Which is worse?

  13. Paul D says:

    This complaint is ridiculous. Google is free. They provide their services and software (largely) for free. It is only natural and proper for them to advertise their other services on their own site. You do not OWN your search results; and therefore cannot dictate what appears before your eyeballs when you search using Google.

    And as for this:

    the services they recommend are not the best in their class

    I strongly disagree. I have no experience with Blogger, but Google Calendar and Picasa are utterly indespensable in my online life. I couldn’t imagine using anything else; certainly no other free software, and there is absolutely nothing in those areas that I would pay for.

  14. spanky says:

    I agree that he may be a little over the top in his judgment of Google for this, but he does have a point.

    Google has been astoundingly successful, largely if not wholly because they have consistently provided users with a superior product. Their whole business was built up around buzz marketing–not the manufactured kind, but the organic kind, in which real, enthusiastic customers (me included) told other people about their search engine and its clean, reliable, trustworthy results.

    Even when they did start running ads, they were careful and consistent about ensuring that they were unintrusive and clearly labeled, so that it didn’t affect the quality of their service. These ‘tips’ aren’t like that. They’re not labeled as sponsored links. They just appear at the top of the search results, even though they aren’t really search results.

    I think the little logos and the ad copy text actually mitigate that, though, just because they serve to differentiate the tips from the search results.

    Again, it’s not the end of the world. I just hope it doesn’t become a trend.

  15. delaen says:

    Google has such a large user base because they haven’t succumbed to such temptations and always makes sure what shows up on their pages is what provides the most value to their users. This goes against that.

    I don’t know if it’s “evil” per say, but it’s a bad sign that they’re starting to let go of some of the values that made them such a phenomenon in the first place in exchange for a few extra users of their other services. I doubt it will be worth it to them in the long run.

  16. Isn’t Google a shared, tradable company now? As such, aren’t they required to do what they can within reason (and the law) to increase their stock values? Isn’t this one of those things? I don’t think they’re so intrusive that people will stop coming to Google, but they are pitching their own stuff. This would mean not losing customers, but gaining customers. Seems logical to me, and only a fraction evil.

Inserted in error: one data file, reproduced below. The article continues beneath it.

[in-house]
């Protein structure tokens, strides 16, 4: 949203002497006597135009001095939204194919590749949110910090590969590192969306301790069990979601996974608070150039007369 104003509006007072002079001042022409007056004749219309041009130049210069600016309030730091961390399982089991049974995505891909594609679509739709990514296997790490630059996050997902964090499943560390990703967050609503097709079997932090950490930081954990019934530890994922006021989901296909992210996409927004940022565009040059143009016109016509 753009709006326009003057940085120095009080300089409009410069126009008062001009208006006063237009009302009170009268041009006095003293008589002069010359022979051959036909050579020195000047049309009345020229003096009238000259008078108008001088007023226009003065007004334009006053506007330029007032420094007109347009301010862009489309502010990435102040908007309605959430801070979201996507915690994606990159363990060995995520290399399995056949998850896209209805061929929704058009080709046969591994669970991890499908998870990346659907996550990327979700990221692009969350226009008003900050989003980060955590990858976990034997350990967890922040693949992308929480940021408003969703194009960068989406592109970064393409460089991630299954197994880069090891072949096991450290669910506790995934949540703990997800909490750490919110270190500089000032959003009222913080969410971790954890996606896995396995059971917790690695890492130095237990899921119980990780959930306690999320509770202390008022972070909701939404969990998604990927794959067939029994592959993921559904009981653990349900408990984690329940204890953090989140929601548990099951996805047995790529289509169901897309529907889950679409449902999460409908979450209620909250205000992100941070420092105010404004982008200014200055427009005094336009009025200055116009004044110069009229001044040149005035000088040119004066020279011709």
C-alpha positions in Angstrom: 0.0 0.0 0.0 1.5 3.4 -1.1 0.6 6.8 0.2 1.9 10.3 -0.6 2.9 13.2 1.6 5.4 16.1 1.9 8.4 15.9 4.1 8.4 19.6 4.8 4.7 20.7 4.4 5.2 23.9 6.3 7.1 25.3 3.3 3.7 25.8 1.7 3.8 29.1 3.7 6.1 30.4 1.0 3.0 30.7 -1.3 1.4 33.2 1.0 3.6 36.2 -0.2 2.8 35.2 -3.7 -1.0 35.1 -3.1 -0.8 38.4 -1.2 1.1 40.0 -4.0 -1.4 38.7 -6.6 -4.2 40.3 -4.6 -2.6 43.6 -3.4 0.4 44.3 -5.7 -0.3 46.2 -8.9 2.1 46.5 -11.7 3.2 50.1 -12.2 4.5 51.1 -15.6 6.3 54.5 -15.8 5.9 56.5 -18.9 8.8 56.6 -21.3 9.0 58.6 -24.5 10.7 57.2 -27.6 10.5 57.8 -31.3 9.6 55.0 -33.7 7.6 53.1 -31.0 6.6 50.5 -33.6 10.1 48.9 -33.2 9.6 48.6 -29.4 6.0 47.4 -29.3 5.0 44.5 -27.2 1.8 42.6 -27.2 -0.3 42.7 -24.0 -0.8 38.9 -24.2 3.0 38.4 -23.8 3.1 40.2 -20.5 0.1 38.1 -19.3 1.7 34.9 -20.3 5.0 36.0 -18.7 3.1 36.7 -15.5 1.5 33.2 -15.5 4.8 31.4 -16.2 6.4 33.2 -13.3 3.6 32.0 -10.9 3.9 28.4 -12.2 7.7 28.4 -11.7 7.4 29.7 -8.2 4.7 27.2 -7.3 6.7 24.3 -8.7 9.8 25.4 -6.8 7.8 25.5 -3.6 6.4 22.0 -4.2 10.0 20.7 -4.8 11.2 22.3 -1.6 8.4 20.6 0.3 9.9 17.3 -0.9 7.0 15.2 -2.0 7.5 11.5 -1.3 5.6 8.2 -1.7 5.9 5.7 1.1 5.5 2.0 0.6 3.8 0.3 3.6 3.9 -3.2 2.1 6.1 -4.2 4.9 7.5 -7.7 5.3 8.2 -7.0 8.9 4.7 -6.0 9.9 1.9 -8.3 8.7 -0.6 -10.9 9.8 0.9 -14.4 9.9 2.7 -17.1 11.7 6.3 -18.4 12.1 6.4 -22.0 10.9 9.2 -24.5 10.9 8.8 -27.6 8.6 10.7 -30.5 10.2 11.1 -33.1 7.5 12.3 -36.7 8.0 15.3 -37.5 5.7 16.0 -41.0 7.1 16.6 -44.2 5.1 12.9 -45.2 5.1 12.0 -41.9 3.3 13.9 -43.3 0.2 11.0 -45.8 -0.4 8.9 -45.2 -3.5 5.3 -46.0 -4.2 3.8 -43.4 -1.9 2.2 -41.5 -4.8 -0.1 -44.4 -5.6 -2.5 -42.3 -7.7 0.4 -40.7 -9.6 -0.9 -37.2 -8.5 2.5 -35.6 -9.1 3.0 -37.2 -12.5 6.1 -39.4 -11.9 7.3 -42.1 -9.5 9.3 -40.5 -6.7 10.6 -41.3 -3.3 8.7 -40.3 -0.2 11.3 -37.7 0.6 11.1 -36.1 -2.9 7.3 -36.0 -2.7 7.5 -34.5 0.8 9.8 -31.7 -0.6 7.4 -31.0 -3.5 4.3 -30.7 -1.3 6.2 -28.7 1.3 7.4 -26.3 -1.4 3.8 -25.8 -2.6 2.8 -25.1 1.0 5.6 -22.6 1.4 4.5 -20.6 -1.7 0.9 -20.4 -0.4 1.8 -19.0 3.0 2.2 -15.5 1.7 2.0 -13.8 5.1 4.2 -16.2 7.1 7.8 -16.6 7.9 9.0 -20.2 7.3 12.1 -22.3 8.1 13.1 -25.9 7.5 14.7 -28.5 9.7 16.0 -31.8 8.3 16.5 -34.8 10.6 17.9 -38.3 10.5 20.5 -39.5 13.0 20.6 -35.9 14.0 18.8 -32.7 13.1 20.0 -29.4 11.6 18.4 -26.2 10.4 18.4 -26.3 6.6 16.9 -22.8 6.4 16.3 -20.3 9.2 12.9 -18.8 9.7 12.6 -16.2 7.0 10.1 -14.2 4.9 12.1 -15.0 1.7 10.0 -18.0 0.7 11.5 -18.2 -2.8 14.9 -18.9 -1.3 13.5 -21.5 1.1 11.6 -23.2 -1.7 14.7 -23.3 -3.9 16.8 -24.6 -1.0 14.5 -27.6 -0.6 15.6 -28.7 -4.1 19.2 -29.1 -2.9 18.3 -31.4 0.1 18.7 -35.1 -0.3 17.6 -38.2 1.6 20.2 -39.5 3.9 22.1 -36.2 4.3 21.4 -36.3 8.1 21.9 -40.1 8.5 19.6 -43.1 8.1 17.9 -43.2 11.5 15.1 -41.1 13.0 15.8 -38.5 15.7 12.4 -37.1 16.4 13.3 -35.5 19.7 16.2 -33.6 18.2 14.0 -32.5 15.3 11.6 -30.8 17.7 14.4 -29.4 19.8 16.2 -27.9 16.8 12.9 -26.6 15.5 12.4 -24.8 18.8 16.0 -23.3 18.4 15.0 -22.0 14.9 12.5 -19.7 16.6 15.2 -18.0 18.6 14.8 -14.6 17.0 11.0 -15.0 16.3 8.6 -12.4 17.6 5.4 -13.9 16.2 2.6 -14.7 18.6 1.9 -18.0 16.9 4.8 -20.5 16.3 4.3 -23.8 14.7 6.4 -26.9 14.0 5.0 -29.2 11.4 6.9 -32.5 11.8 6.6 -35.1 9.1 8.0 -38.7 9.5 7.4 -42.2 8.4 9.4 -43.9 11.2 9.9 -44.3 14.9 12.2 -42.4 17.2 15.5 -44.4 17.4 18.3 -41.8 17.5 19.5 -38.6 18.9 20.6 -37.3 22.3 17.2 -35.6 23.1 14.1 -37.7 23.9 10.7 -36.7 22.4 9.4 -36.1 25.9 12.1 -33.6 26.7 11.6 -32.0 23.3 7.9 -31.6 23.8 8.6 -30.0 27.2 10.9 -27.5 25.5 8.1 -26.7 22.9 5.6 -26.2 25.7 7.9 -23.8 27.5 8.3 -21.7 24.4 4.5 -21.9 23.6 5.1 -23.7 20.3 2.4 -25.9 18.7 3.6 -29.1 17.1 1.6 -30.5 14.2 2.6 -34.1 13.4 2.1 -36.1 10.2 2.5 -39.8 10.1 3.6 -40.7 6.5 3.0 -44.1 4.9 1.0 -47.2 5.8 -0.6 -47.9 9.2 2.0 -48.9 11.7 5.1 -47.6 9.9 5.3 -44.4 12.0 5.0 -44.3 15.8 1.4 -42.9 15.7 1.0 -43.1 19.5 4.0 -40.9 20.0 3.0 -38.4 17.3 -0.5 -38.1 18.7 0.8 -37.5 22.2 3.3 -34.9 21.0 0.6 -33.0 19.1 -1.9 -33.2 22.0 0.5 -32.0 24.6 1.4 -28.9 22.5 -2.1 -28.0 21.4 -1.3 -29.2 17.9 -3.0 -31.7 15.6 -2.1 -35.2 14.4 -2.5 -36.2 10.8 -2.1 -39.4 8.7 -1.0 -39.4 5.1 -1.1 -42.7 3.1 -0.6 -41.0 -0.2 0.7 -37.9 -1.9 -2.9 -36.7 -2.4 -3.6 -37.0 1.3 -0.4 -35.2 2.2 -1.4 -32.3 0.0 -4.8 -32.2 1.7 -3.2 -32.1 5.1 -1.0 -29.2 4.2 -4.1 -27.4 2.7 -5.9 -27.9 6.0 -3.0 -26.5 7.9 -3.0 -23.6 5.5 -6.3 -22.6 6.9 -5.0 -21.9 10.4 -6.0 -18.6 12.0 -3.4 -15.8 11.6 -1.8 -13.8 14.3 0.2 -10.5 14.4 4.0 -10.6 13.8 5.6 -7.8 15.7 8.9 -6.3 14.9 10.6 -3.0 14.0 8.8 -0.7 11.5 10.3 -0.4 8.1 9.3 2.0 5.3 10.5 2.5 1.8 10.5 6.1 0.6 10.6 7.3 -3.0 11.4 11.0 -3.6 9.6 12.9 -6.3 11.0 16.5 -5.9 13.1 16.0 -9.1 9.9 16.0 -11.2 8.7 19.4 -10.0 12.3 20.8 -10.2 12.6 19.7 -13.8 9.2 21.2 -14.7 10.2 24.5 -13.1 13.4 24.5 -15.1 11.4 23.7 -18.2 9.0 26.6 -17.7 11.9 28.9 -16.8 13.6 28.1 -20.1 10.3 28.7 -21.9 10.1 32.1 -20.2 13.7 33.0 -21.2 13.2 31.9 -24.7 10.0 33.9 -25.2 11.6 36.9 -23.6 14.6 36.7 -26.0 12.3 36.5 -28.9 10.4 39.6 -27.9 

17. Michael says:

    Google engineer, Matt Cutts, weighs in with his feelings about the article on his personal blog:

    His main concern: that the tips are poorly targeted due to overzealously matching on substrings.

  18. raindog says:

    My problem with the practice is simply that it’s an advertisement being presented as a technical “tip”.

    But it’s merely irritating, like those dip recipes on the back of Ritz Cracker boxes that call for KRAFT cheese and BREAKSTONE sour cream (their caps, not mine) as though the recipe won’t work unless you use only products made by Nabisco’s corporate bedfellows. Are you REALLY being screwed if you buy Breakstone sour cream instead of paying 17 cents less for the store brand? Are you REALLY being taken to the cleaners if you post your pictures to Picasa instead of Flickr? It’s disingenuous and makes people more cynical, but I wouldn’t go so far as to call it unethical.

    Then again, R. J. Reynolds isn’t making 75% of its revenue from advertising as Google is, so maybe Google should be held to a higher standard.

  19. madderhatter says:

    It’s THEIR search engine – they can put whatever they want on it. And what does FireFox have to do with it anyway ? IE7 spits out the same thing.

  20. Xkeeper says:

    Oh, no! Google’s advertising themselves with a tiny one-line link to people who might not have any idea!

    Let’s throw a hissy fit instead of just, you konw, sending an email to Google themselves and informing them of your opinion.

    If they do nothing about it, then throw a fit, but until then, shut up.

    This guy’s even better since Google’s 99% of the reason Firefox is more than “just another internet browser”. (More reason I wish Opera came out on top instead of that aparrently hypocritical trash)

  21. Grrrrrrr, now with two buns made of bacon. says:

    I don’t see anything wrong with Google advertising their own services, but it should be clearly differentiated as an advertising link, not as one of the returned search strings.

    I did the search my self for “photo sharing” and the link to Picasa appeared exactly as shown. As a long-time Google user, I wasn’t fooled, but I could see how an average person would have been.

    Just tell it like it is and don’t disguise it as a “tip.”

  22. bobvilla says:

    thats an idiotic complaint. They’re presenting their services to users who might benefit from them. Google’s, while innovative and unique, is a business, and one of their goals is to increase their user base. what’s wrong with that?